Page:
The Mayan and Aztecs Indians were growing tomatillos before Columbus landed in the Caribbean. It's now a staple of Mexican cuisine. The tomatillo is sometimes known as the Mexican husk tomato, Mexican tomatoes, jamberries, or husk cherries. It is a member of the same plant family as tomatoes, peppers, and eggplant (where we use the fruits) and potatoes (we use the tuber root) as well as the tobacco (we use the leaves). Many nightshade plants have valuable and nutritious fruits, but all of these plants bear toxins in their leaves that can be harmful. That is why the family is popularly called "deadly nightshade.
What is the tomatillo?
Superficially, the tomatillo resembles a green or unripe tomato, but a tomatillo is not a tomato. The tomatillo is smaller in size, about the size of golf ball and it stays green, never ripens red like a tomato. Most Americans don't know about Tomatillos but they are a staple of the Mexican market and have been since ancient times. The plant is native to Central America and the South Western regions of North America. It could be called the miltomate by people from Guatemala.
In the United States, most people have tasted them only if they have dined in a truly Mexican restaurant. But, since the 1950s, growers of tomatillos have begun to export them around the world. They are now enjoyed and cultivated in India, Australia, South Africa, and Kenya, as well as the United States under the name "jamberry" or "jumbo husk tomato." However, few U.S. groceries carry them. You can only find them in Mexican or Latin-American specialty grocers. There are cultivars of the tomatillo that are purple and some do ripen red. These are used largely in jams.
Tomatillos are a key ingredient in Mexican and Central-American green sauces. When you buy green salsa, they are the main ingredient (not green tomatos). They have a tart flavor that lend the special quality to true Latin-American cuisine. Many people use tomatillos in stews with green beans or pumpkin, or butternut squash. People add it to guacamole. Of course it is great in chili. A lot of people serve tomatillo along with bacon and kale in a sandwich. It is a special ingredient in some soups with chicken or pulled chicken sandwiches.
They are easy to grow in home gardens. Fruit can be harvested all summer until frost. Plant the seeds in well-drained soil. Tomatillos are "semi-wild" plants but they do not do well in soggy, poorly drained soil. Work a couple of inches of compost into the soil before planting the seeds and use a fork to aerate the soil well. Raised gardens work well if your native soil has a lot of clay.
Tomatillos grow much like tomatoes. The plant shoots roots along the stems so it profits from being planted deep in the garden. Space the plants at least three feet apart, because they are sizable plants. Plan on using supports like tomato cages or trellises. You will probably only need no more than 4 plants for the harvesting of fresh fruit.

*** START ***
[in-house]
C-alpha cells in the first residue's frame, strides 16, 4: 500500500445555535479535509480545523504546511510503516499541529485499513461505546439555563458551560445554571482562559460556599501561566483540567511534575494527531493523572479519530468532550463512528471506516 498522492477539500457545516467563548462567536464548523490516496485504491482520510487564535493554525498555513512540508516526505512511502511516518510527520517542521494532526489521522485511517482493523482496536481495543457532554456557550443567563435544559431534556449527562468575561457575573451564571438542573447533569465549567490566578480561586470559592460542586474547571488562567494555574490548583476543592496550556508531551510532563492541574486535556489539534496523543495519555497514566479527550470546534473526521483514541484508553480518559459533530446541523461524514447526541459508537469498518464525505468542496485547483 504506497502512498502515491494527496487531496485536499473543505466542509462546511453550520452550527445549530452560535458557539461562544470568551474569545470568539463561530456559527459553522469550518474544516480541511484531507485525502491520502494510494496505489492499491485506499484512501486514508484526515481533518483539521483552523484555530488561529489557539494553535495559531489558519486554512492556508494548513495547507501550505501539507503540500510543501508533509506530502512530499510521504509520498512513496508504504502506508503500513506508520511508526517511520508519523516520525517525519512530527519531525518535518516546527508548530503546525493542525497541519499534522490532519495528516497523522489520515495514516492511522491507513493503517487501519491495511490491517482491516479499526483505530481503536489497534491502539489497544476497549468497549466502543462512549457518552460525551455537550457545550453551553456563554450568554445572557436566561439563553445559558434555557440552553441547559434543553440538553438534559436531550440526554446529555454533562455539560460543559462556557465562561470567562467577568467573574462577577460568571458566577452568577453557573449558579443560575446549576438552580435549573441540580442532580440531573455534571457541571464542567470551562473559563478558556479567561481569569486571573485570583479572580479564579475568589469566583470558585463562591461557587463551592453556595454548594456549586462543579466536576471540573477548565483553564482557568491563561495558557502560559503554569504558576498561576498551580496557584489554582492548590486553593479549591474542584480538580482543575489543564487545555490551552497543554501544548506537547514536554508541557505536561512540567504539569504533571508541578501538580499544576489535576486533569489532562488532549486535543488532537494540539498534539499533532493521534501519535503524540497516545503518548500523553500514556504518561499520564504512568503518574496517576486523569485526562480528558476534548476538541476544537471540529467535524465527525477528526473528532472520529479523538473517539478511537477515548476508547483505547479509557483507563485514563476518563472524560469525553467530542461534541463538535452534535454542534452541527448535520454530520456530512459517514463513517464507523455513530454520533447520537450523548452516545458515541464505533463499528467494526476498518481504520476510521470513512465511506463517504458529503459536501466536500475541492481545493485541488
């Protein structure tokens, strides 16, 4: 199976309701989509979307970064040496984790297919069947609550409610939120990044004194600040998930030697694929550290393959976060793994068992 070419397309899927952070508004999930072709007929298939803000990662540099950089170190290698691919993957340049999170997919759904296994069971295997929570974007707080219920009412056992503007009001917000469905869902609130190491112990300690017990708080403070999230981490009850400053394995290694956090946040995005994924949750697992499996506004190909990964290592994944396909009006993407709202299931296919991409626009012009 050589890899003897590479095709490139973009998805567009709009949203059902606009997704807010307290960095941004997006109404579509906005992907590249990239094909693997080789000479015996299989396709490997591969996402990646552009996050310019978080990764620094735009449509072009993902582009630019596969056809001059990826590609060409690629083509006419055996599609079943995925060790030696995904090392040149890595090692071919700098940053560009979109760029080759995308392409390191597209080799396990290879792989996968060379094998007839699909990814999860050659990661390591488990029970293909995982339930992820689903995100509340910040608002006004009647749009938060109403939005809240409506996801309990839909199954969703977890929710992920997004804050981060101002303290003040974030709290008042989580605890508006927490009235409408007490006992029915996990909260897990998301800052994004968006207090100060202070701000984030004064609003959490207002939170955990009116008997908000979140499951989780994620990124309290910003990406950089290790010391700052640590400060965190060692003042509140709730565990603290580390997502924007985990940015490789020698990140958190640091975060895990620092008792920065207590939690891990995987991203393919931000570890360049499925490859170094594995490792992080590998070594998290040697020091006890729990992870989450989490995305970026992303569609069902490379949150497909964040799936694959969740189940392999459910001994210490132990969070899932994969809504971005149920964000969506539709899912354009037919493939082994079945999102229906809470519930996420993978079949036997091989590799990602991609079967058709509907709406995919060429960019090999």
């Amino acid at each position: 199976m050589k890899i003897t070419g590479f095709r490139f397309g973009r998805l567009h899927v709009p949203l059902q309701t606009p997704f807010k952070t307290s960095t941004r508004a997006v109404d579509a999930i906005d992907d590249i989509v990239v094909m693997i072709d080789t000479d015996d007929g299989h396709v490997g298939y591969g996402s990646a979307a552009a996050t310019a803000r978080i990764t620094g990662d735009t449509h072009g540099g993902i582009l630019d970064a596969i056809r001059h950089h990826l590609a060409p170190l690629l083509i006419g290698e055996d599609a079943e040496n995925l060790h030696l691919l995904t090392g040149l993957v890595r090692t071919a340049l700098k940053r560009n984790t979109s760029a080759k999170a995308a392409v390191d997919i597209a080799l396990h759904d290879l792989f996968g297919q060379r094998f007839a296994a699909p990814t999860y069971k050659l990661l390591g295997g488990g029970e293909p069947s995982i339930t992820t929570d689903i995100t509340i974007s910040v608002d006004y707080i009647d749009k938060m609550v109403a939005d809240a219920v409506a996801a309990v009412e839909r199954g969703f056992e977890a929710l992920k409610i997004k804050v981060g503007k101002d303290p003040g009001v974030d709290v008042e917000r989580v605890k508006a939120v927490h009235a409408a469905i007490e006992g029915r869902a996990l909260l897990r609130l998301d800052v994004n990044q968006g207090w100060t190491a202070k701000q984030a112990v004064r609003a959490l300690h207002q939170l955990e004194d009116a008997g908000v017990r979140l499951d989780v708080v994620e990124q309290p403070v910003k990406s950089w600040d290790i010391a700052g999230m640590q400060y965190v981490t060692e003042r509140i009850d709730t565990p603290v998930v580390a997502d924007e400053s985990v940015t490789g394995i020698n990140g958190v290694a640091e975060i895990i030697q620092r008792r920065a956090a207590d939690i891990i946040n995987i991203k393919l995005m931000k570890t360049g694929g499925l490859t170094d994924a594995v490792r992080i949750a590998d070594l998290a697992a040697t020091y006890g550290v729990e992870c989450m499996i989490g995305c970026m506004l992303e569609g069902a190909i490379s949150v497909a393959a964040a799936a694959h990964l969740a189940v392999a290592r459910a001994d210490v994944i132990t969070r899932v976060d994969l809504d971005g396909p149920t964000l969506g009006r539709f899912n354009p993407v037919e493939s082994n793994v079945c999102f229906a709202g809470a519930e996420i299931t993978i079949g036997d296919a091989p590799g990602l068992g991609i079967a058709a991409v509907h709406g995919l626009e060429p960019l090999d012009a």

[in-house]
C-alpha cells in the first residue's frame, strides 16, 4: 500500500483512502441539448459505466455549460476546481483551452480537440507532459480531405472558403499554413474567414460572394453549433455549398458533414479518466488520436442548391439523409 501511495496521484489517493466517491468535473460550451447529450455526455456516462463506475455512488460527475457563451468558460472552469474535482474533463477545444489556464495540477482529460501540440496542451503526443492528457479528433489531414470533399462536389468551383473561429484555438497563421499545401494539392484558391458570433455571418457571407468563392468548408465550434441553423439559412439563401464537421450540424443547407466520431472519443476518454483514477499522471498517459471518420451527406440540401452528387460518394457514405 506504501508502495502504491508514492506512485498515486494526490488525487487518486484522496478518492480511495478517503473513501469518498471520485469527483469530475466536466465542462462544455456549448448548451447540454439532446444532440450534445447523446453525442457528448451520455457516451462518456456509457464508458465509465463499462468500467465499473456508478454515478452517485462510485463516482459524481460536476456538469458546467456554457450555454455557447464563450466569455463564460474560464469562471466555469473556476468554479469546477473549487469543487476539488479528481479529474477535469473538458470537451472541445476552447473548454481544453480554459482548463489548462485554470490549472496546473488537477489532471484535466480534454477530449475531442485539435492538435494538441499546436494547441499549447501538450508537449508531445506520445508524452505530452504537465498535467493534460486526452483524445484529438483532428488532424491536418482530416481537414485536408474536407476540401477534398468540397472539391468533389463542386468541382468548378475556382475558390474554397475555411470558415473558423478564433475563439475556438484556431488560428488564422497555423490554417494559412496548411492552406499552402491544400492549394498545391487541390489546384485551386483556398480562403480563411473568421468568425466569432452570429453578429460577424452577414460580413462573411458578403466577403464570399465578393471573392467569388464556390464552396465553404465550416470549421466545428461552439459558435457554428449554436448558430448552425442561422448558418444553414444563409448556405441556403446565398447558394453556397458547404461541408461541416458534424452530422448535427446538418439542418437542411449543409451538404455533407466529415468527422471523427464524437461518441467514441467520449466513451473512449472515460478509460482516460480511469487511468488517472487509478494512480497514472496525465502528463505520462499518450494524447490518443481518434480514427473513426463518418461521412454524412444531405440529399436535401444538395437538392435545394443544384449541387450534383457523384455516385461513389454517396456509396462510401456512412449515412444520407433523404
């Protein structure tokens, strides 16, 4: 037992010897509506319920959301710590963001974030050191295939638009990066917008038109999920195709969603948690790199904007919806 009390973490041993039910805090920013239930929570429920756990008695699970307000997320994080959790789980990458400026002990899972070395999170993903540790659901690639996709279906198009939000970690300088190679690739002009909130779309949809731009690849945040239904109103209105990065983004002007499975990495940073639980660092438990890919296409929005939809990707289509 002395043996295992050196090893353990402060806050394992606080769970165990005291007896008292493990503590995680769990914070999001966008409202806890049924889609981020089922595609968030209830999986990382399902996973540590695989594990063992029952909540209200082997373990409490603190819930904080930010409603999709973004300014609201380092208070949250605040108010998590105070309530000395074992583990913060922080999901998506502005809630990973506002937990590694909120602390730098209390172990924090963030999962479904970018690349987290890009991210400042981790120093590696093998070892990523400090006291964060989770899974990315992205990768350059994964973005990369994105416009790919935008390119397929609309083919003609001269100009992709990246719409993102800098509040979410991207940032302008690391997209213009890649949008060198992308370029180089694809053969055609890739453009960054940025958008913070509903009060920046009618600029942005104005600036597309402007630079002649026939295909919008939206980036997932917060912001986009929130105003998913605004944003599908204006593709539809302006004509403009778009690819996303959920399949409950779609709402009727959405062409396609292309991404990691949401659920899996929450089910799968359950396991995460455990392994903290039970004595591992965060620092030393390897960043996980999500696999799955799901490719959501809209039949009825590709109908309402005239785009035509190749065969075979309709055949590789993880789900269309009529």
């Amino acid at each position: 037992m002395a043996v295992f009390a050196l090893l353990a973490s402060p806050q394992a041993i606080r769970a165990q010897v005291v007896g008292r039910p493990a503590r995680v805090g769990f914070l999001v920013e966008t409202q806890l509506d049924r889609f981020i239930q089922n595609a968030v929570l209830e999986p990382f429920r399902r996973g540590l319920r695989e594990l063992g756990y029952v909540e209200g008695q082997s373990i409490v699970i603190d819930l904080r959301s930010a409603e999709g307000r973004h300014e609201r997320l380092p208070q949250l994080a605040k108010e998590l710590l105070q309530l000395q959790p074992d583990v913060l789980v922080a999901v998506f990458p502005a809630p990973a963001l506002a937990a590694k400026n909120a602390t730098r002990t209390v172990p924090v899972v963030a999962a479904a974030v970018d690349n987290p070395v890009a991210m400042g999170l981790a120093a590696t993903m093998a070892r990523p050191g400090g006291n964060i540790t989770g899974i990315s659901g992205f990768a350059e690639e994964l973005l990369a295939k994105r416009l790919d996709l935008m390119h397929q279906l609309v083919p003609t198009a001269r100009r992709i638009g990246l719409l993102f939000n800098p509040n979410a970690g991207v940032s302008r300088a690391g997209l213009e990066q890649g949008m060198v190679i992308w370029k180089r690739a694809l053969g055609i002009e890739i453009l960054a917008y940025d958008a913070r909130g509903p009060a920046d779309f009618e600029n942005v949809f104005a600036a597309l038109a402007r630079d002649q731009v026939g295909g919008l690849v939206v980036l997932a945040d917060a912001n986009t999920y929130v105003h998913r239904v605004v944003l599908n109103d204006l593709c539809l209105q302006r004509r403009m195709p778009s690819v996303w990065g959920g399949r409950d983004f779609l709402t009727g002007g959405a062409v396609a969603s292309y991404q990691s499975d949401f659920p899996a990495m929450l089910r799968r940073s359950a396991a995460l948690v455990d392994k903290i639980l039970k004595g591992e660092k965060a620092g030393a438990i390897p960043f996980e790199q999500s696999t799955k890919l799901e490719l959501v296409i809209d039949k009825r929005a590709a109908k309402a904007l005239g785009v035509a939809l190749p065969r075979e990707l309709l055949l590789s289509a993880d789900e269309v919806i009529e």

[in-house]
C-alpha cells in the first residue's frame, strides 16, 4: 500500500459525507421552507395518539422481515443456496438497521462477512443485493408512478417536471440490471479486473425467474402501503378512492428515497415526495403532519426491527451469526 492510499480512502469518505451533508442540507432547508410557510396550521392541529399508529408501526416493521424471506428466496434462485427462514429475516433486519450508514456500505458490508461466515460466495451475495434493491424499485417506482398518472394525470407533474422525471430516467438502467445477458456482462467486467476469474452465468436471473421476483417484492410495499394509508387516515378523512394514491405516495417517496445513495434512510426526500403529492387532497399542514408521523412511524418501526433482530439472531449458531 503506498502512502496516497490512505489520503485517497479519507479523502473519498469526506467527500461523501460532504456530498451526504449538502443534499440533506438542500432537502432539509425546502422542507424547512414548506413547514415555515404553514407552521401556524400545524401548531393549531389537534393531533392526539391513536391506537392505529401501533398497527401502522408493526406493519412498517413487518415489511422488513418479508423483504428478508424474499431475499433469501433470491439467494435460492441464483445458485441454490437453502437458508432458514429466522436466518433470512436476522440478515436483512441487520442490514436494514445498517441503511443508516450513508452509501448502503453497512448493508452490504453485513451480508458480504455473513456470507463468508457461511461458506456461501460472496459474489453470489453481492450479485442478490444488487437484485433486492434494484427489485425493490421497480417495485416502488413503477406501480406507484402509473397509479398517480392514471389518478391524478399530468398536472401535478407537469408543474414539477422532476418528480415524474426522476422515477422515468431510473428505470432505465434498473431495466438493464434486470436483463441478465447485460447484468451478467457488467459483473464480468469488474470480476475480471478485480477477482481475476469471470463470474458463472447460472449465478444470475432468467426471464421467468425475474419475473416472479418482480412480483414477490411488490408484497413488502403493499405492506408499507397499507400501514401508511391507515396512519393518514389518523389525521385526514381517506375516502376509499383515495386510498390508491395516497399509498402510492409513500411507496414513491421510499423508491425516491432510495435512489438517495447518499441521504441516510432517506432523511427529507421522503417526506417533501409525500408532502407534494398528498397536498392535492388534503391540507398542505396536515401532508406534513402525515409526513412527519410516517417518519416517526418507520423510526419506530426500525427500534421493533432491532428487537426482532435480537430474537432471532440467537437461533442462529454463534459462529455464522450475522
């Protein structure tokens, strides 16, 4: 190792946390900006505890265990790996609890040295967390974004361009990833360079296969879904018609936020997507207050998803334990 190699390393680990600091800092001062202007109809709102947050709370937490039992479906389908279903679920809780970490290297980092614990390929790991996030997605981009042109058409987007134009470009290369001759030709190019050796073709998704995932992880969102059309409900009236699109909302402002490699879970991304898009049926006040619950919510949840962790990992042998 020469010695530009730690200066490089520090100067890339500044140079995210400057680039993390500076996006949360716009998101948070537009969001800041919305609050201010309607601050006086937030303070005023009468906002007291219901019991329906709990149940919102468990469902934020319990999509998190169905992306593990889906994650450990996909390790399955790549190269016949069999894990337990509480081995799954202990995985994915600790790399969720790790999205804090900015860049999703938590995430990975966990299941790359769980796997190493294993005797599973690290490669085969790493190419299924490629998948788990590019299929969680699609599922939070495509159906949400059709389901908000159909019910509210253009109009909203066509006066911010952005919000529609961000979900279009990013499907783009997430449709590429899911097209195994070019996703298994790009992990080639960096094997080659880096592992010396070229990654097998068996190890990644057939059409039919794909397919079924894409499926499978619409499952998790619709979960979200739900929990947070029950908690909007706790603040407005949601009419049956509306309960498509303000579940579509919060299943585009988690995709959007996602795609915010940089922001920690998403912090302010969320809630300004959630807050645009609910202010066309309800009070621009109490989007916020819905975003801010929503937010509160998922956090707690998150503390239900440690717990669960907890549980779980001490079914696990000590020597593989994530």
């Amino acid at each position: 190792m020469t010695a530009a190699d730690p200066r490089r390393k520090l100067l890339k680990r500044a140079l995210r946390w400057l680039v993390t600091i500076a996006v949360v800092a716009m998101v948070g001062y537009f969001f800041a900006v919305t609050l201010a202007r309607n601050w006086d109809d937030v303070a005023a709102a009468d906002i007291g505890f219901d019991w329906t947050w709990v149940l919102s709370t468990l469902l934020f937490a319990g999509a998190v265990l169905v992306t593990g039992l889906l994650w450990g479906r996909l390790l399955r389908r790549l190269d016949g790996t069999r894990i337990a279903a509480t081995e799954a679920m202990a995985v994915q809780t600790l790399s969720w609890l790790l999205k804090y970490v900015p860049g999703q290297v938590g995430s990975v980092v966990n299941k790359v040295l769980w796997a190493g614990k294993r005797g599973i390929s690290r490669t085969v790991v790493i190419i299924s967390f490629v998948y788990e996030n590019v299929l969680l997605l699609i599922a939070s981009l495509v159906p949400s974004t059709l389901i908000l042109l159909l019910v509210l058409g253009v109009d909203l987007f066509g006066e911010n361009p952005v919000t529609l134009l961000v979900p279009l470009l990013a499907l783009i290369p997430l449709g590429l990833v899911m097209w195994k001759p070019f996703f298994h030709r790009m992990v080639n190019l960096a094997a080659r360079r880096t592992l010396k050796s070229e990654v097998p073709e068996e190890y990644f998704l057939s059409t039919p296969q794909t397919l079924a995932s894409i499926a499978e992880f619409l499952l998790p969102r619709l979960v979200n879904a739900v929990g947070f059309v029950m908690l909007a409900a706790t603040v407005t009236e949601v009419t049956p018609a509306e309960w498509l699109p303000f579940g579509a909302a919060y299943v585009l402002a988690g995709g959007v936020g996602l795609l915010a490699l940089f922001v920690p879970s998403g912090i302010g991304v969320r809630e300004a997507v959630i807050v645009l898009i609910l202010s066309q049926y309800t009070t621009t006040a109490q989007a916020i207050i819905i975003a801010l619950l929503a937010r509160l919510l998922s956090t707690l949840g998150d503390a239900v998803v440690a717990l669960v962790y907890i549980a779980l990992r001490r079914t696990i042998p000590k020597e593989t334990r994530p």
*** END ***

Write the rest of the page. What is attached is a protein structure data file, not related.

Like tomatoes, tomatillo plants keep producing fruit non-stop until killed off by frost. You should keep up the quality of the soil by supplying 2 to 3 inches of organic mulch (like grass clippings) to suppress weeds and keep the moisture in. These Mexican plants are pretty drought tolerant, but they do best with an inch or so of water per week. You will not need fertilizer.
The plants themselves.
The plant is typically about 3 feet high, but it can be compact upright or spread out close to the ground. The leaves are usually serrated (but not always). The plant flowers into white, light green, bright yellow, or purple blossoms. The isolated plant rarely develops fruit. You will need at least two for proper fertilization if you want fruit.
When ripe the tomatillo fruit hangs on the plant like green lanterns. The tomatillo first appears encased in an inedible glossy-like husk. As the fruit matures it will fill the husk and eventually break through like a chick breaking out of its eggshell. When that happens they are ready to harvest.
Nutrition from the fruit:
A one-quarter pound serving of tomatillos contains about 36 calories, about the same as a medium tomato. They do have more total fat content than a tomato, around one gram of total fat, compared to zero grams for the tomato. There is a gram of sodium, seven grams of carbohydrates, four grams of sugar, and a gram of vegetable protein. All these values are very close to what a tomato adds to the diet.
How to store and prepare the fruit.
The husks should remain on the fruit until it is ready to eat. They keep with husks on for a few days on the counter. They stay in the refrigerator for two weeks or so (longer if sealed in a plastic bag with husks removed). To prepare them, remove the inedible husks. Wash the fruit which will be quite sticky. The entire fruit is edible including the skins and tiny seeds inside.
Some people like tomatillos raw, others cooked. The raw fruit is softer than an apple, firmer than a tomato. It is wet but not juicy. The taste of the raw fruit can be slightly sweet, but it turns pleasantly sour when cooked. Some people say the taste of the cooked tomatillo hints of lemon or pineapple.